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The Presidency from Dwight D. Eisenhower to George W. Bush
Publication Date: January 2002
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"This is a glorious America for the alert and resourceful," notes Daniel Friedenberg in this critical review of the American presidency during the last half of the 20th century. But he cautions, "This is an unhappy America for the disadvantaged, the weak in body or mind, and those born without close family ties."
The disparity between rich and poor in our immensely wealthy nation and the corrupting influence of money on politics to the advantage of the few over the many form the heart of his critique. Friedenberg emphasizes that the New Deal concern for the underdog - the major social achievement of the first half of the 20th century - has been gradually abandoned by presidents in the latter half of the century, along with tax policies that shifted wealth from the well-to-do to the less privileged. Though paying lip service to democracy, in fact recent presidents have upheld a system designed to maximize the influence of a powerful elite, "a flexible plutocracy," as Friedenberg describes it. This has good and bad aspects. On the one hand, the innovations launched by powerful business leaders, such as Henry Ford, Thomas J. Watson (IBM), and Bill Gates (Microsoft), have resulted in millions of new jobs and advanced the overall prosperity of the nation. On the other hand, the system does little to help the poor rise to a higher level, and it has kept the middle class stagnating for the last thirty years. The effect of presidential policies is a divide between the haves and have-nots that today is every bit as stark as it was before the Great Depression.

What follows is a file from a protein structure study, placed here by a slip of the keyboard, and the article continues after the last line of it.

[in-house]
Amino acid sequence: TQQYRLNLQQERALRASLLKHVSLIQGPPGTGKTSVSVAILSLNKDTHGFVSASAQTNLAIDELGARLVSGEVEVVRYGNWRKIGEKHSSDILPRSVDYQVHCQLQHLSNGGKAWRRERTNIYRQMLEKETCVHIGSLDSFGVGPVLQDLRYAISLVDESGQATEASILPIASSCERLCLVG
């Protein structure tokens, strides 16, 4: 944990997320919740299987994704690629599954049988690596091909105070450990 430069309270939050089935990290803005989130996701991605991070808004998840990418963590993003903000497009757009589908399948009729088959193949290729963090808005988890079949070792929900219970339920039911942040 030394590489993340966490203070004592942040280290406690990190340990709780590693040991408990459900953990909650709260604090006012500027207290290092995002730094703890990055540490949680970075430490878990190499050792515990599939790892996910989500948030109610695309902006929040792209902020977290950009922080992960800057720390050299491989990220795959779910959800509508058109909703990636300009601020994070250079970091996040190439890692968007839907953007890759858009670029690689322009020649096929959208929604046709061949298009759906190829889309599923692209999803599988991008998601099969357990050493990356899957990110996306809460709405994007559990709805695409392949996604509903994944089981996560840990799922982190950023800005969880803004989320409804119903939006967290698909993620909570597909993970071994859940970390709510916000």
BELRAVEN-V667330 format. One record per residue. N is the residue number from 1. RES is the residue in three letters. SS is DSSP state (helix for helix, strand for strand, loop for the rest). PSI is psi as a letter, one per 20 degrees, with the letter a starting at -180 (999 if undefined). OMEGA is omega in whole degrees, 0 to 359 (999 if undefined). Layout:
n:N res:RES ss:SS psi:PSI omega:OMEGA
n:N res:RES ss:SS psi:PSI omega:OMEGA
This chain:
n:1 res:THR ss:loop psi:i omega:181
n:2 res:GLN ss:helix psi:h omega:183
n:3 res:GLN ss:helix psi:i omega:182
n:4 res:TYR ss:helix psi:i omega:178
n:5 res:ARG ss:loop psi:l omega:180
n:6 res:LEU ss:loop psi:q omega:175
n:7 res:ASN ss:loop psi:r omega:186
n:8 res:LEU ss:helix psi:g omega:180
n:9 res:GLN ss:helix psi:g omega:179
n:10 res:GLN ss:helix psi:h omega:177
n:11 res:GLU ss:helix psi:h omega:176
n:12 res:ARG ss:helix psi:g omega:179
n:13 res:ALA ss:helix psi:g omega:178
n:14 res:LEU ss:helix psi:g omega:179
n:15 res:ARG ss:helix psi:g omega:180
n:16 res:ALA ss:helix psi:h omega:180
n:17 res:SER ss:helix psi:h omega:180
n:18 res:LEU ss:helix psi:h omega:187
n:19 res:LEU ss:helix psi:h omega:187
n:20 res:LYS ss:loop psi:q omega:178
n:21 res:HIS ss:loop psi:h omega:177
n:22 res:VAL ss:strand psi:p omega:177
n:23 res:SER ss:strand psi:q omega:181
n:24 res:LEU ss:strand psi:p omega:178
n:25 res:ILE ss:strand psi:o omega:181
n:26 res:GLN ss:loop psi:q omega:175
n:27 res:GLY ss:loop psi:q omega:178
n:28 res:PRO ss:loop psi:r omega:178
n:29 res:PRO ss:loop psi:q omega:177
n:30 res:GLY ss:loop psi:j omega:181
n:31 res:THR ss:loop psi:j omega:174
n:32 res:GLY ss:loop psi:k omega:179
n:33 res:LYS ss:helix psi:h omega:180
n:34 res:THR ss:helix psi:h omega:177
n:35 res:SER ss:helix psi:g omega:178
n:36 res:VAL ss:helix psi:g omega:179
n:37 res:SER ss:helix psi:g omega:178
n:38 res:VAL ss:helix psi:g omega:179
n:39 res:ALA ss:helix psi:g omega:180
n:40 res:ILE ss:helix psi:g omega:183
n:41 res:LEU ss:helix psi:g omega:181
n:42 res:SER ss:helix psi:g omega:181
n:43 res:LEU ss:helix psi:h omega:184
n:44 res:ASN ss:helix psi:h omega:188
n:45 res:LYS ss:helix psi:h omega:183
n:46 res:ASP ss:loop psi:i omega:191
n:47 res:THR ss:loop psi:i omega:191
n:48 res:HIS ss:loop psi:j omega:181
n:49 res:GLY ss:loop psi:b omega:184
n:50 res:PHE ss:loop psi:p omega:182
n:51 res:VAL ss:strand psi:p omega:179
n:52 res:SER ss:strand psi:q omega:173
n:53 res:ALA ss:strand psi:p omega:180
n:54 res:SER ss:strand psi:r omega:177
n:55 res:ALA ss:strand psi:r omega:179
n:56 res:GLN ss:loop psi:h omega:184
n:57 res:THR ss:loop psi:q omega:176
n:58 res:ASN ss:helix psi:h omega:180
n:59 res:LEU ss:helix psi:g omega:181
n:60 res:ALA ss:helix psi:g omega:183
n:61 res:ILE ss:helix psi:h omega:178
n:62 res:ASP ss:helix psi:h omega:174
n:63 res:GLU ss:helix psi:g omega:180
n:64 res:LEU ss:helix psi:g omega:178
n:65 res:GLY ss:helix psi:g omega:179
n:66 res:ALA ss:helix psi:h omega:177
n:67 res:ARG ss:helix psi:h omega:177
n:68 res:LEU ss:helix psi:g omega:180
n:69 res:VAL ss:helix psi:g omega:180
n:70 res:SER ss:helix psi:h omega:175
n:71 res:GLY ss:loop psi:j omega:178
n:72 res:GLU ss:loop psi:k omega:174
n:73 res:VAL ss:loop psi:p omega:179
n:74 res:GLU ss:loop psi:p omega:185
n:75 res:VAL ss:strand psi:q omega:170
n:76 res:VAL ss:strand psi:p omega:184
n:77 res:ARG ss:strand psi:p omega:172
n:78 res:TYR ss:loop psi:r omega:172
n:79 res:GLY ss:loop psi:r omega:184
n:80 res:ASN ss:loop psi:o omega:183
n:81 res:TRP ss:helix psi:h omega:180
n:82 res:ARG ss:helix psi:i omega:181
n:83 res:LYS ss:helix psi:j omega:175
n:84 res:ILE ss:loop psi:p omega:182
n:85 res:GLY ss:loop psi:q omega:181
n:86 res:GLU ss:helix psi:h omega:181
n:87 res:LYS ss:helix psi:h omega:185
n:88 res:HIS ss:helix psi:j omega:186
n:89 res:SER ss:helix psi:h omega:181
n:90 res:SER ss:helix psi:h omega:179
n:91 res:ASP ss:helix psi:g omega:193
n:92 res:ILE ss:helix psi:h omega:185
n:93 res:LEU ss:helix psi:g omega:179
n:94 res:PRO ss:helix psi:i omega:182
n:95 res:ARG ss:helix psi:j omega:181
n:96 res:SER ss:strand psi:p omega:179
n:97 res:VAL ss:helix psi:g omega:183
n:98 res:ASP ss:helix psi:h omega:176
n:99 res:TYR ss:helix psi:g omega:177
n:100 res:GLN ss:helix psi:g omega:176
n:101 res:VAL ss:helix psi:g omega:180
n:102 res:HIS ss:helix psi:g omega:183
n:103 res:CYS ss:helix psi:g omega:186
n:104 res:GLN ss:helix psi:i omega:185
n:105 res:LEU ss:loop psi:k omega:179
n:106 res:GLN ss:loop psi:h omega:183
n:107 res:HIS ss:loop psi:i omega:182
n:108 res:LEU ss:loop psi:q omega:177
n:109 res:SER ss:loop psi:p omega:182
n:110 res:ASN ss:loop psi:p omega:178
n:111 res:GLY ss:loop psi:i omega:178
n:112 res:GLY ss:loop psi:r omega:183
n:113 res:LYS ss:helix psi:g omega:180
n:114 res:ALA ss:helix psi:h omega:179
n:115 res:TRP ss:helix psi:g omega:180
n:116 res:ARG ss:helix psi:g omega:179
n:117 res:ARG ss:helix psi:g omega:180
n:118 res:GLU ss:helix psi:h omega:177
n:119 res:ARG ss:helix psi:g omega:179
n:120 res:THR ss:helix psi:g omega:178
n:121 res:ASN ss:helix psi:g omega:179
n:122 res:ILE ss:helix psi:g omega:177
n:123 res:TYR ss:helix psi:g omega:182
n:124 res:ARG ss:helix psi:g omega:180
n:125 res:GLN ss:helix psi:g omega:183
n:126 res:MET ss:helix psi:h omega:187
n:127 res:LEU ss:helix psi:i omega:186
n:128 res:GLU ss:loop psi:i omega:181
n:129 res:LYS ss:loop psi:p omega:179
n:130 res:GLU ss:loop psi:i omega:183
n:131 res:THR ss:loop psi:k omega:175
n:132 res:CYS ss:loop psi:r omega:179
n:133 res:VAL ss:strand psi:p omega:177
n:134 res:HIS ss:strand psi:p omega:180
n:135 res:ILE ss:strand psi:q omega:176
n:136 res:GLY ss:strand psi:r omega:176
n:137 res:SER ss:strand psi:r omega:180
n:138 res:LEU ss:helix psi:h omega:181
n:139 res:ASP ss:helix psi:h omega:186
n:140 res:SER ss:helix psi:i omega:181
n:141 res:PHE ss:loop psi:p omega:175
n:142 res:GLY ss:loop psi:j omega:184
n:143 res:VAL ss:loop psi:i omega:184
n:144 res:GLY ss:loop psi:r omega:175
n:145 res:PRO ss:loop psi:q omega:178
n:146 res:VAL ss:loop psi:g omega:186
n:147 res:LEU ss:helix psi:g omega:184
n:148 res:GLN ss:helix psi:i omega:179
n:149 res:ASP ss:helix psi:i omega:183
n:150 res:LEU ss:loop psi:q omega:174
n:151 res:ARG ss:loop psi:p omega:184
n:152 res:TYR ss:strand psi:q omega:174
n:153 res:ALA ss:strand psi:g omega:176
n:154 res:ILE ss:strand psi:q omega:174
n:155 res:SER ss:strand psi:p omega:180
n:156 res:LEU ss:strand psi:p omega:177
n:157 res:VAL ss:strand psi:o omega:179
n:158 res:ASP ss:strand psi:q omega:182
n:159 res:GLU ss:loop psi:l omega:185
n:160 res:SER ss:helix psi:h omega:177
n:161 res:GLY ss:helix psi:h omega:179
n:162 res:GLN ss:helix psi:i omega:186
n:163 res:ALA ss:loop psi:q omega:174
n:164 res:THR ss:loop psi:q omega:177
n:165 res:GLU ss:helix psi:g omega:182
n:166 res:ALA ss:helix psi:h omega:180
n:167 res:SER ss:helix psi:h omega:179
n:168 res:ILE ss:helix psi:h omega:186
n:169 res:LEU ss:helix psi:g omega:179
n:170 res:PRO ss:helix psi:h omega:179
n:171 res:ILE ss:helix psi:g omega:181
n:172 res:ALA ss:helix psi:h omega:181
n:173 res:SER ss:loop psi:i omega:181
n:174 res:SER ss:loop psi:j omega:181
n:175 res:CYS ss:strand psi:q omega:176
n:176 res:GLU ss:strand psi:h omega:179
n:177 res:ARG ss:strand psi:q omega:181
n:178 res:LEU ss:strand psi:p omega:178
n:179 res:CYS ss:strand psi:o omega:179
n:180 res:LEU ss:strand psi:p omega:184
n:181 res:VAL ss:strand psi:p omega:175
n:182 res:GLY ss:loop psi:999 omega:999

Friedenberg pleads for a new focus on improved education for all to narrow the widening gap between rich and poor, instead of the current folly of building gated communities for the wealthy and ever-more prisons for the law-breaking underprivileged. The vast technological resources unleashed by the computer revolution can and should be used to create a more equitable American future.
Living near Boston, Howard Zinn is a historian, political essayist, playwright, and activist. His earlier experience as a bombardier in World War II and his later experience in the southern movement for racial justice propelled him into a lifetime of searching for larger truths in his writings, research, and activism. Among Zinn's many influential books, his A People s History of the United States, which offered an entirely new perspective on American history, has been widely translated, serialized, and adapted to multiple editions for various audiences, including young readers. More recently Zinn's appearances on stage with such figures as Kurt Vonnegut, Viggo Mortensen, Alice Walker, Danny Glover, Marisa Tomei, and others have brought his Voices of the People's History (edited with Anthony Arnove) to many new audiences internationally.